HEIDI PETITE | 5 MINUTES WITH

by Jodie Shepherd


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Art & CultureMusic April 2, 2017

Heidi Petite is a 22 year old singer/songwriter set to independently release her EP later this year. By utilising colour she explores the art world alongside Confetti Crowd painting her very own rainbow of creatively. To say she loves everything and anything rainbow is an understatement. We spoke about folk and R&B influences in her music, the meaning of colour, and gender equality.

CONFETTI CROWD photography EMMA WOOLRYCH artwork SOPHIE HARTSHORN

WHAT DOES BEING PART OF THE CONFETTI CROWD MEAN TO YOU?

Everything! Such a beautiful and genuine friendship between us. They inspire me and motivate me every day. There’s nothing I couldn’t tell them and they would never judge me for anything. Being part of a team and being friends with like minded girls really encourages me to push further with my individuality and career. I love them to pieces and starting Confetti Crowd has been life changing.

WHAT IS THE DRIVING FORCE BEHIND CONFETTI CROWD, HOW DO YOU WORK TOGETHER AND WHAT IS THE MISSION?

EQUALITY. Female empowerment and supporting other people around us who feel like they need girl power! The mission is to have our own charity and hopefully sometime in the future create a movement for women.

HOW DO YOU COMBINE THE INFLUENCE OF FOLK AND R&B IN YOUR SONGWRITING? THEY ARE TWO THINGS I WOULDN’T PUT TOGETHER

The folk element is in my song writing. The R&B element is in the beats. I write detailed stories with a lot of description and no, usually these wouldn’t be associated with each other but I know it works for my sound I’m so so happy to finally be ready to release my music.

YOU SAID THE CULT FILM, COYOTE UGLY, INSPIRED YOU TO START WRITING MUSIC. WHY IS THIS?

The first time I watched it I became obsessed with Violet Sanford. Like myself, she was quite shy with her music and had a lot of stage fright. I absolutely loved everything about the film. I grew a huge love for LeAnn Rimes after that soundtrack. It was incredible. “Can’t Fight The Moonlight” is still one of my favourite songs today! I think the film just kicked off the idea of being a songwriter in my head.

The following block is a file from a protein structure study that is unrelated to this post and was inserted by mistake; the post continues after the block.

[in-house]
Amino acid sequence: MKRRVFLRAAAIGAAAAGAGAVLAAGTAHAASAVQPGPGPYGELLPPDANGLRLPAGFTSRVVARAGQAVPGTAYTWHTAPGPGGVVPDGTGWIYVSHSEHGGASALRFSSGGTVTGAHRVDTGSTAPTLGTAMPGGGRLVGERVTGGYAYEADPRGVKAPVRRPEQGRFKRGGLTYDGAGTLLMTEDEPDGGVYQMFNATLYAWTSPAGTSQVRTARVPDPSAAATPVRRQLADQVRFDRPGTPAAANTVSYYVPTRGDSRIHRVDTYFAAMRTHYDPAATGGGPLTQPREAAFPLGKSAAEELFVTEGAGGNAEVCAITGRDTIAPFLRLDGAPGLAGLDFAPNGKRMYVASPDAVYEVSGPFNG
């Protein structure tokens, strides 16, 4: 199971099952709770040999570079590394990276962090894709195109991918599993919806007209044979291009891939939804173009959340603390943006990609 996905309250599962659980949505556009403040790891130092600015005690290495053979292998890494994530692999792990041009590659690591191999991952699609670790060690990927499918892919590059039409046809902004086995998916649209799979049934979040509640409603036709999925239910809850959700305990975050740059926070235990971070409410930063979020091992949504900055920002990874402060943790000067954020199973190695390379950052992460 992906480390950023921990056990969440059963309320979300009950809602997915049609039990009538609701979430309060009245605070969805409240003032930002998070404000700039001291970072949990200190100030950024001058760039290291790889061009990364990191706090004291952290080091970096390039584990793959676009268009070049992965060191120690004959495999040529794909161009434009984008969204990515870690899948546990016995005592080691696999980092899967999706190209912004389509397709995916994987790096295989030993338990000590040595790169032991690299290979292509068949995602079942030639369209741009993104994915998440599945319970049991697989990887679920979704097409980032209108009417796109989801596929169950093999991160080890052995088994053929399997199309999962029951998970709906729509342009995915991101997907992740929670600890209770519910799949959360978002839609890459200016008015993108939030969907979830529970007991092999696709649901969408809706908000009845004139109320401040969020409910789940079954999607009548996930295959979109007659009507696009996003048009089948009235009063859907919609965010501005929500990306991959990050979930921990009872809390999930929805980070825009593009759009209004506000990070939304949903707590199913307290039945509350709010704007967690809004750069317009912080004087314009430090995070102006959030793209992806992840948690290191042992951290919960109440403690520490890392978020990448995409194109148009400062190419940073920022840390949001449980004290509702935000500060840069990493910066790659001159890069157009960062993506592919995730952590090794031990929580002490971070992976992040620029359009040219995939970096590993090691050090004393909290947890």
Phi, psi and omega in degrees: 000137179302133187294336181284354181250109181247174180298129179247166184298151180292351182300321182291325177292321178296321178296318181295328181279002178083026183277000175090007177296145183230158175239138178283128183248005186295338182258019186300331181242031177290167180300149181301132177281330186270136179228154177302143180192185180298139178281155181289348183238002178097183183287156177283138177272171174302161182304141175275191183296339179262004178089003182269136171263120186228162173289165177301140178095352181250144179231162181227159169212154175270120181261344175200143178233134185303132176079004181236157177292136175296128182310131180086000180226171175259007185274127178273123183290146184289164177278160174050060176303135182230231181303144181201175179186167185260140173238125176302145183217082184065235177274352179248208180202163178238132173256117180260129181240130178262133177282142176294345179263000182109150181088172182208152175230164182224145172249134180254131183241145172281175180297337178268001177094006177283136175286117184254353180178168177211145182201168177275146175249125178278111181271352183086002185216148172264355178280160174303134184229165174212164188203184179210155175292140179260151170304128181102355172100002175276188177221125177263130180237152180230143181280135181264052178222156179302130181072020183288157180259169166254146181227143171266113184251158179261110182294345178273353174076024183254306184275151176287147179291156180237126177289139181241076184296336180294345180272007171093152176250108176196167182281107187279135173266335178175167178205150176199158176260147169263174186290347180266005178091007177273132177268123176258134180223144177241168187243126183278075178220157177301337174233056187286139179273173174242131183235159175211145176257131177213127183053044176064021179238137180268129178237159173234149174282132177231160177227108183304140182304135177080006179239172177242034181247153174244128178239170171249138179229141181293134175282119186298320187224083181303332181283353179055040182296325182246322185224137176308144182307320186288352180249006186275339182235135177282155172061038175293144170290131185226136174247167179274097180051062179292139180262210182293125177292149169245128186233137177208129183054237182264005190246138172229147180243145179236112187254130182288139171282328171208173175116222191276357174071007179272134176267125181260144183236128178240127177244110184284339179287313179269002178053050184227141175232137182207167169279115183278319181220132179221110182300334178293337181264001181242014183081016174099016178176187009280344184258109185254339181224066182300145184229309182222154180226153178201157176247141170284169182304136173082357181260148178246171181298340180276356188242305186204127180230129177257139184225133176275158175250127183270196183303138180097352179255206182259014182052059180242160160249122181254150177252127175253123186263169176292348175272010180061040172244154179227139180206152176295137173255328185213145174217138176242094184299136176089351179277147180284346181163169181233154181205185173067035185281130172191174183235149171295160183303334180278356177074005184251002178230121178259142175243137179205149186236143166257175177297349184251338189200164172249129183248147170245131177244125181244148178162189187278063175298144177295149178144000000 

CONFETTI CROWD photography EMMA WOOLRYCH artwork SOPHIE HARTSHORN
Confetti Crowd (L-R): Tigerlilly, Heidi Petite, Lulu Trixabelle, Helibells

YOU’VE MENTIONED BEING AN ADVOCATE FOR GENDER EQUALITY. WHY IS THIS IMPORTANT TO YOU AND WHAT MESSAGE DO YOU WANT TO SEND?

It’s more about making girls feel good about themselves. Confetti Crowd is here to do that. We inspire young girls to do whatever dream it is they have! We’ve started here in London trying to spread the Girl Love and create a girl boss movement in the UK. The  bigger picture is for us to help other countries and get involved with charity work. One of our favourites is Malala Fund.

HOW DO YOU FEEL ABOUT ART AND COLOUR AS A MEANS OF EXPRESSION? WHAT DOES COLOUR DO FOR YOU?

Using rainbows and colour in day to day life is part of me. It’s part of who I am. I have worn colour ever since and I can remember and I feel naked and alien without it. When I see rainbows and bright coloured objects I honestly get so excited! Colour is how I express myself. It shows my personality in its entirety.

CAN YOU TELL US MORE ABOUT YOUR GIANT RAINBOW MAN DREAM THEN? HOW DO THESE VISIONS CONNECT YOU TO COLOUR?

Well. When I was younger, maybe 7-10, I used to suffer from tonsillitis. It never really went away and I missed a lot of time at school. Sometimes when it got really bad, I would get a fever and wake up in the night hallucinating! My mother would always be looking after me and she can remember me telling her that I used to see a giant rainbow man. Stood in the corner of my room. He was a mix of the Michelin Man and Elmo the Elephant. He wasn’t a nice looking rainbow though and used to give my reoccurring dreams.  I’m pretty sure that’s when I first found a connection with rainbows. Eventually around the age of 10, I finally got my tonsils out. I never saw the giant rainbow man again!

www.heidipetite.com | @heidipetite

photography EMMA WOOLRYCH
artwork SOPHIE HARTSHORN



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5 minutes with art colour Confetti Crowd Emma Woolrych gender equality Heidi Petite Helibells Illustration interview london Lulu Trixabelle music photography Sophie Hartshorn Tigerlilly